Because most of my work is in polymer clay, I wanted to showcase that medium while coordinating with the saturated colors of Lyn's beads. But no matter how I mixed and mixed again, polymer cannot reflect the light the way that glass does. I got the colors right but not the essence. Lately my design focus has been layers, texture upon color, metal upon clay, and I wanted to do the same thing with the focal for this piece.

Focal disk - Walled City necklace-- in Belle Armoire Jewelry, Spring 2011

Because of the 2” size of the donut-shaped focal that Lyn sent--a piece of unknown composition (maybe bakelite?)--I couldn't make the polymer disk backing it too large. Perhaps I could circumvent the color reflection/compatibility problem if I used a very fractured pattern in the clay? I was planning to do it in a version of mokume gane, a technique borrowed from Japanese metalworking, where layers of colors are stamped with a texture sheet and then shaved with a clay blade to reveal the pattern.
Example of mokume gane clay veneer sheet

Another decision came into play here--a little design trick to fool the eye into accepting the flatter color of the clay was to cut the background into a shape similar to the twisted ruffles on the lampwork beads. I doodled some shapes and arranged them around a circle I had drawn to the size of the donut focal. I laid it on the patterned clay mokume gane veneer and with my super-sharp scalpel, I cut around the outline. I laid the finished disk on a domed form, cured, sanded and polished it with a custom-made Dremel buffer and it was ready to combine with the focal.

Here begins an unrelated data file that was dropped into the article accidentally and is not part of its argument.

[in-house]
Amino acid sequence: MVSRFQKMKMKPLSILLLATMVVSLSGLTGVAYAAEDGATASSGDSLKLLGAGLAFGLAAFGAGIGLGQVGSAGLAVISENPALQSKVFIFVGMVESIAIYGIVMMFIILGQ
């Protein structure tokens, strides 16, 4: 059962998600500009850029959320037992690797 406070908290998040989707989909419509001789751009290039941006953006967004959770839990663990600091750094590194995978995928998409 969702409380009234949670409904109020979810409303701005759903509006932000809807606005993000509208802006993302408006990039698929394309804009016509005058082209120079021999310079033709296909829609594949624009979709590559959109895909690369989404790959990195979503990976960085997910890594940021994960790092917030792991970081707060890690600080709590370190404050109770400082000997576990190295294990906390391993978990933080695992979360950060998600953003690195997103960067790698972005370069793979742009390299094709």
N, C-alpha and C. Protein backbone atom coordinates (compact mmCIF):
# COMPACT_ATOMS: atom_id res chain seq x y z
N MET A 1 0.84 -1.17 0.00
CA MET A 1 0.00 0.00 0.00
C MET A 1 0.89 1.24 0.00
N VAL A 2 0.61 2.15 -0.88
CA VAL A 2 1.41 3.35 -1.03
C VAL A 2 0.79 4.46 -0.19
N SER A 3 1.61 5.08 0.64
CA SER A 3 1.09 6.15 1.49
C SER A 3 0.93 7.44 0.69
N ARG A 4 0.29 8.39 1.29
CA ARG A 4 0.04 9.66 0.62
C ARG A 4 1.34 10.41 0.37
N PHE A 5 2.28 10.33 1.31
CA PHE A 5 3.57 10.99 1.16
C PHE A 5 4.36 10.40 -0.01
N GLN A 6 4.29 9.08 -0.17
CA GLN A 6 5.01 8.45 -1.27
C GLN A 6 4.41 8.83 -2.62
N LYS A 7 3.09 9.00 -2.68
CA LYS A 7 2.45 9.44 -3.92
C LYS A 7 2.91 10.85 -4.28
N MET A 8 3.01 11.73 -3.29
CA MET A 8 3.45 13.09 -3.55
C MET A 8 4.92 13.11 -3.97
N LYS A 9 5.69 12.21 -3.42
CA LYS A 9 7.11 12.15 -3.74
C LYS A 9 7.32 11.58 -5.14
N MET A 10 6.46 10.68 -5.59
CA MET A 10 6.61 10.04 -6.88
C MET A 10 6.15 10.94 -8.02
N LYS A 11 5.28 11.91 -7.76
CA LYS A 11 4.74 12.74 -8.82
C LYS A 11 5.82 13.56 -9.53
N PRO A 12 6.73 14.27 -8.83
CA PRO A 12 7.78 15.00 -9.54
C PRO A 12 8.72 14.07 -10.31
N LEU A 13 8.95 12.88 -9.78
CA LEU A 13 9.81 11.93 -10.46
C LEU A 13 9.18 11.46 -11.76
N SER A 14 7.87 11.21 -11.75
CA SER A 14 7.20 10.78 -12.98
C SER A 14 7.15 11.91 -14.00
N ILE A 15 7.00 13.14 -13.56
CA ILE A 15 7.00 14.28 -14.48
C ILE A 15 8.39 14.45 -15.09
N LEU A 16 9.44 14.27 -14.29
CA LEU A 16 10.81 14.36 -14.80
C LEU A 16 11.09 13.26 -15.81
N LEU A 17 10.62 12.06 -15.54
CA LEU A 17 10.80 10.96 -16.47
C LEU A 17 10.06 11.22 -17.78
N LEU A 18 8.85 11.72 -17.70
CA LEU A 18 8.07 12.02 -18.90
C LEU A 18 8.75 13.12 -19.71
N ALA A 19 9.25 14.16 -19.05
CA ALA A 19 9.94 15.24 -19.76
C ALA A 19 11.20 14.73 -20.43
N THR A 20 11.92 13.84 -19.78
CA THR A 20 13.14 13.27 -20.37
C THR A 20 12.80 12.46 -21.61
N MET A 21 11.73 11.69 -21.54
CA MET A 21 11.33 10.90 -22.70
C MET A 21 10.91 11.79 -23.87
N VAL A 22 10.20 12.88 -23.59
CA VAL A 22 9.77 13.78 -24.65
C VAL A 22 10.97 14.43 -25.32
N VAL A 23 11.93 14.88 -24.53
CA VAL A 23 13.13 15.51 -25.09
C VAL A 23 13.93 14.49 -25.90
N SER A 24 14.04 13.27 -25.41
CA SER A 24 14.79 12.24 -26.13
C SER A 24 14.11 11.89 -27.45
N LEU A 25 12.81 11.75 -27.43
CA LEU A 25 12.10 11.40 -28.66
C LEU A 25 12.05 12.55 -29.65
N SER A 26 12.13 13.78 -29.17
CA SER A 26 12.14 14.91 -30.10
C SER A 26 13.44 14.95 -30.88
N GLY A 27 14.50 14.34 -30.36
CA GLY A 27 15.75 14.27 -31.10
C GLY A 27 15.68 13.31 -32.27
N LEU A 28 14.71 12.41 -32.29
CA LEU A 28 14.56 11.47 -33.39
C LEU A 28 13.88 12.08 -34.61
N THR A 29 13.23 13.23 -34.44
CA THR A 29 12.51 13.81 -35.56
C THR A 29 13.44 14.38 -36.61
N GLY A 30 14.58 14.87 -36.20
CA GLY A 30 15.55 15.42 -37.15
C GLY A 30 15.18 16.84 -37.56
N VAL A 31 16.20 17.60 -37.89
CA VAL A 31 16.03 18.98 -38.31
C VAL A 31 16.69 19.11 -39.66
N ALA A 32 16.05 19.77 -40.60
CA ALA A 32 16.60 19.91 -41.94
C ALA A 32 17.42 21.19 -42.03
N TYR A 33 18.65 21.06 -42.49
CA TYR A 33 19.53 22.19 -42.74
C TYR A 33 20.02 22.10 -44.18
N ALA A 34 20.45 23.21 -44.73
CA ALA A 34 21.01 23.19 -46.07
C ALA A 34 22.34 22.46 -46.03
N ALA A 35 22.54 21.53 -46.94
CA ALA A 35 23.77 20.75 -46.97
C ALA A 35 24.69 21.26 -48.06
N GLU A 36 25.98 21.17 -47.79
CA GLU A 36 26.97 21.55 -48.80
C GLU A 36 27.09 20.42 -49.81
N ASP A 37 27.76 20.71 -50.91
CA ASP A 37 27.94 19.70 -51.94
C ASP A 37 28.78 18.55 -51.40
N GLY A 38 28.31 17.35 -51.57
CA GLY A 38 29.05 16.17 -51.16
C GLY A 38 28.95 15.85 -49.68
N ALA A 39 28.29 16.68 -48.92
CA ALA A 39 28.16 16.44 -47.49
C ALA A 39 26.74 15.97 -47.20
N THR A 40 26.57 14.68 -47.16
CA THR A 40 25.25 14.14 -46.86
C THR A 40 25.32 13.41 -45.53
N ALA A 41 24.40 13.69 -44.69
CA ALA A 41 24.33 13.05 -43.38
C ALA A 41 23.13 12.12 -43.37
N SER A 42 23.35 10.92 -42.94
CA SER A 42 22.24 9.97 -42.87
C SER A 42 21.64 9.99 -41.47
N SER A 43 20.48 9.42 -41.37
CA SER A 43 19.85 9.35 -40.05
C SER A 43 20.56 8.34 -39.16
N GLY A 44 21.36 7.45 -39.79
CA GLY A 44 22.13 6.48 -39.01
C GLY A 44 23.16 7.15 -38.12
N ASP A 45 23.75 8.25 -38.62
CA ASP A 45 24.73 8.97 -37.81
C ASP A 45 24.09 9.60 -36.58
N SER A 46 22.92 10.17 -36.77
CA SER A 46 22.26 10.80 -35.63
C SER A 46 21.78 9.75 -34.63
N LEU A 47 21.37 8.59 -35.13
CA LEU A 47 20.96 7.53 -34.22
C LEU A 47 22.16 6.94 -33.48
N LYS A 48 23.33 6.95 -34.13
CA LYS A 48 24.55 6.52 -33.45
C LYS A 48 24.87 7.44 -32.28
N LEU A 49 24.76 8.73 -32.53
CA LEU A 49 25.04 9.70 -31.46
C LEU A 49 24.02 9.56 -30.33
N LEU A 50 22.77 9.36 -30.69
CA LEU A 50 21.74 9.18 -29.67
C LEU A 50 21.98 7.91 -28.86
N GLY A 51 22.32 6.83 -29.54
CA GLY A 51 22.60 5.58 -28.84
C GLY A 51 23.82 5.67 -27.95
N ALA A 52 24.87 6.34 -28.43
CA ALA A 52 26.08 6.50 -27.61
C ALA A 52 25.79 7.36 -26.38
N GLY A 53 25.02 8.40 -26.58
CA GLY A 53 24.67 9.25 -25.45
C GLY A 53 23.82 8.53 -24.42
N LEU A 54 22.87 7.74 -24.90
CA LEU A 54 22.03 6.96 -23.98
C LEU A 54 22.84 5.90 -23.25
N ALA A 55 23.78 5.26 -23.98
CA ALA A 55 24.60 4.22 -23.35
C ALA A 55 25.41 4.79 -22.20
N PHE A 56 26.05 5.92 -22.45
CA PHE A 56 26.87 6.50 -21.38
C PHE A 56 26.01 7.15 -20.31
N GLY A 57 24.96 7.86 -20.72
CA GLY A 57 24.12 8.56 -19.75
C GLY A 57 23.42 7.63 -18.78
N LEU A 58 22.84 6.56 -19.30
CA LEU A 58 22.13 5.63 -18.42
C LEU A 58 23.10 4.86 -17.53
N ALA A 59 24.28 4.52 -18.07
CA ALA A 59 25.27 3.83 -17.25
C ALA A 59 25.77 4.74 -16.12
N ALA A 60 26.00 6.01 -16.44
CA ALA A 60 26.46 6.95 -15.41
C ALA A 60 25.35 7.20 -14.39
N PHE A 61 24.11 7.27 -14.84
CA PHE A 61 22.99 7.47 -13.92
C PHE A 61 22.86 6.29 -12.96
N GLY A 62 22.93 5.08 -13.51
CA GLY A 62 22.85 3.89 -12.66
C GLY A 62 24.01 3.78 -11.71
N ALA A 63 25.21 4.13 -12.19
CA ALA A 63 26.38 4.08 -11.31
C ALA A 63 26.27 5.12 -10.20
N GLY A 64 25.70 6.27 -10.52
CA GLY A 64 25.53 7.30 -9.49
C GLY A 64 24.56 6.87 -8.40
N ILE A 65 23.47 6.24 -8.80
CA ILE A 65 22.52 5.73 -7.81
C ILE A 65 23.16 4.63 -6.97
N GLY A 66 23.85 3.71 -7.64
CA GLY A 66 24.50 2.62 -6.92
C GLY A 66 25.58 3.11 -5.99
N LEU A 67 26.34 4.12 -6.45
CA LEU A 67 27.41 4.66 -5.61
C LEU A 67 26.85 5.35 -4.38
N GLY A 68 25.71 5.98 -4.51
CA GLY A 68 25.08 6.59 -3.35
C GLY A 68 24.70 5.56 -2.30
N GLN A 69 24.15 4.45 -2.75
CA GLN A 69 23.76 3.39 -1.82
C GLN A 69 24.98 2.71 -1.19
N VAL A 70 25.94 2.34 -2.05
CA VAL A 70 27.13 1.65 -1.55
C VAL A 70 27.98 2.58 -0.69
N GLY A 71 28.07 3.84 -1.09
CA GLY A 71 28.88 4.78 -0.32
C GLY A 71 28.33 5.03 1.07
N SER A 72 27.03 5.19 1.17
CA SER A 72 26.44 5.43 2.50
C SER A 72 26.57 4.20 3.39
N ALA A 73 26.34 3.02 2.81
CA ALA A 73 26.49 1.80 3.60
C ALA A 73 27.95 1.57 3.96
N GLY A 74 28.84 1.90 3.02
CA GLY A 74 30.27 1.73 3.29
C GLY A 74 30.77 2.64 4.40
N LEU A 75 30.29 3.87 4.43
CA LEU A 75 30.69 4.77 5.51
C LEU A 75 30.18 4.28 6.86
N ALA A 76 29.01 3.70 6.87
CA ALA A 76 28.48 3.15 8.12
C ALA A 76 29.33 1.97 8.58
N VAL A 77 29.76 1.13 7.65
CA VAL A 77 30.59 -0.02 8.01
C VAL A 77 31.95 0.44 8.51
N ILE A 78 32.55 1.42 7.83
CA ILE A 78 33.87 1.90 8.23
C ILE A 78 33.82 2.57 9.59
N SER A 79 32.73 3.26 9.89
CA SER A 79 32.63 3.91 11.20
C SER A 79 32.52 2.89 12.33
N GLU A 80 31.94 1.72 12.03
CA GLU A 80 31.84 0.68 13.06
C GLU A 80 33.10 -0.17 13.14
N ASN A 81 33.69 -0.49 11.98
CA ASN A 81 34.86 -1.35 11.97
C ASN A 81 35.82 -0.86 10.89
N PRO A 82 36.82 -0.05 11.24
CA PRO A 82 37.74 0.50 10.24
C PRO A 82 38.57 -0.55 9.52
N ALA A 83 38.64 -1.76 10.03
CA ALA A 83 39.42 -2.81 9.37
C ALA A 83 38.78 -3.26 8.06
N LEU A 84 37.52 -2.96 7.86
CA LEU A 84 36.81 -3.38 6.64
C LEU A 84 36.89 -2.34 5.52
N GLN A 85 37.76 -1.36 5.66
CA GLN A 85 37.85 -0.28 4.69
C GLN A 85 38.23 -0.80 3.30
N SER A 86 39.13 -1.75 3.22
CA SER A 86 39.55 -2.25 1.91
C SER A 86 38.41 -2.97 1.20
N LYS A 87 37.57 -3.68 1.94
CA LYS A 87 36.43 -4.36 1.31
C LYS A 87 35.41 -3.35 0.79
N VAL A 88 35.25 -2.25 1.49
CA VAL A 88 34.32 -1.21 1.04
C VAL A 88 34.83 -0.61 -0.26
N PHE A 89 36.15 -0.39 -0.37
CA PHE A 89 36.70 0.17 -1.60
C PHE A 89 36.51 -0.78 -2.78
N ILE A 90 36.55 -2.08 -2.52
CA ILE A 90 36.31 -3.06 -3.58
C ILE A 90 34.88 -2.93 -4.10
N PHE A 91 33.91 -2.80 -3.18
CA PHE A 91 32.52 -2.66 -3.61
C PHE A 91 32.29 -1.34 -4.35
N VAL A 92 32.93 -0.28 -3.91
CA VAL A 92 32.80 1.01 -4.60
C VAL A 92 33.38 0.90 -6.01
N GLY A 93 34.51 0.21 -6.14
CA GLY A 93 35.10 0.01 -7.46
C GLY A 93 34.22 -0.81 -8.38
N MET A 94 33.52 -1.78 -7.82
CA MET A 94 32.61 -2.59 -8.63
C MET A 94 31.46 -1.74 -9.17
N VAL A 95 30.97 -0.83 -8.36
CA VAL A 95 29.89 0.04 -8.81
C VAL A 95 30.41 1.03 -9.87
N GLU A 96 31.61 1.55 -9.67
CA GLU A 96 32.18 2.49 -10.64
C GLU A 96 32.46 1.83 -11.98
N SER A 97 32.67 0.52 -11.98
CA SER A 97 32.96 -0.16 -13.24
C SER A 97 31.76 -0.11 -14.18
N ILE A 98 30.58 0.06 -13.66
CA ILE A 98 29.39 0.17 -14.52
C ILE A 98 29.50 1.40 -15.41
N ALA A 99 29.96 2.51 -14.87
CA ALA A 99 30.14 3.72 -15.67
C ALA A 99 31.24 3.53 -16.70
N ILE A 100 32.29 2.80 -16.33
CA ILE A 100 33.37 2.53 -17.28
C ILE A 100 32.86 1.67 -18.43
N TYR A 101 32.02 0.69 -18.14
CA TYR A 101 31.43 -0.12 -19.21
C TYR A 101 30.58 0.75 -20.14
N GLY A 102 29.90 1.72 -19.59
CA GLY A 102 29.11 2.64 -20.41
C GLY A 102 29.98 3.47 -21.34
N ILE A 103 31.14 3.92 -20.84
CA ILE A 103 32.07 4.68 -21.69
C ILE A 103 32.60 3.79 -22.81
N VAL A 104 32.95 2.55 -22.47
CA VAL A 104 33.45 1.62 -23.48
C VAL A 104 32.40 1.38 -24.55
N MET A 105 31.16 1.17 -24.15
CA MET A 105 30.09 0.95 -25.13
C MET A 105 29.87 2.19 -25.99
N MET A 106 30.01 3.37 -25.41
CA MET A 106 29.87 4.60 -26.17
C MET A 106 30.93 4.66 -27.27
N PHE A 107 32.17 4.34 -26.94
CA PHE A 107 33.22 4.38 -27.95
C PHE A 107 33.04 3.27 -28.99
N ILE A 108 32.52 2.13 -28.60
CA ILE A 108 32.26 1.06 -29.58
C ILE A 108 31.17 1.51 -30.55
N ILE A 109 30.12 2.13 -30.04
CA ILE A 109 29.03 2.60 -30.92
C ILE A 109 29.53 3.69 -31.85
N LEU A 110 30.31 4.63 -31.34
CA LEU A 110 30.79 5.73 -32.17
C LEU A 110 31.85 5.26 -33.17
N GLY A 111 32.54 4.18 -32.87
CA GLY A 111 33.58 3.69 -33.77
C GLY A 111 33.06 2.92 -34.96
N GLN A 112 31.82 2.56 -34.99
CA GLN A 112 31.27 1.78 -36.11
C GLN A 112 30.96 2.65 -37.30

With the leftover mokume gane veneer, I made a set of six beads, thinking to march them up the left side of the necklace, separated with small lampwork spacers I had in my stash.

These were completed and cured and sanded and polished and I temporarily strung them with some stamped metal beads from Lyn. Whew! At least one element was going off without a hitch. I had already planned to use some very unusual kinked vintage brass chain from Cool Tools as my stringing medium and add the provided chocolate/burgundy pearls as a second strand alongside it.

Then it happened. You know how when you're designing, something just expands in your brain and suddenly you know where you're going? An “ah-ha” moment, when you realize that the thing you're creating has just taken the reins away from you and you're happy about it? I call this “listening to the Muse” because I know that I am now thinking from some very deep part of my unconscious and that is what is now making the design decisions.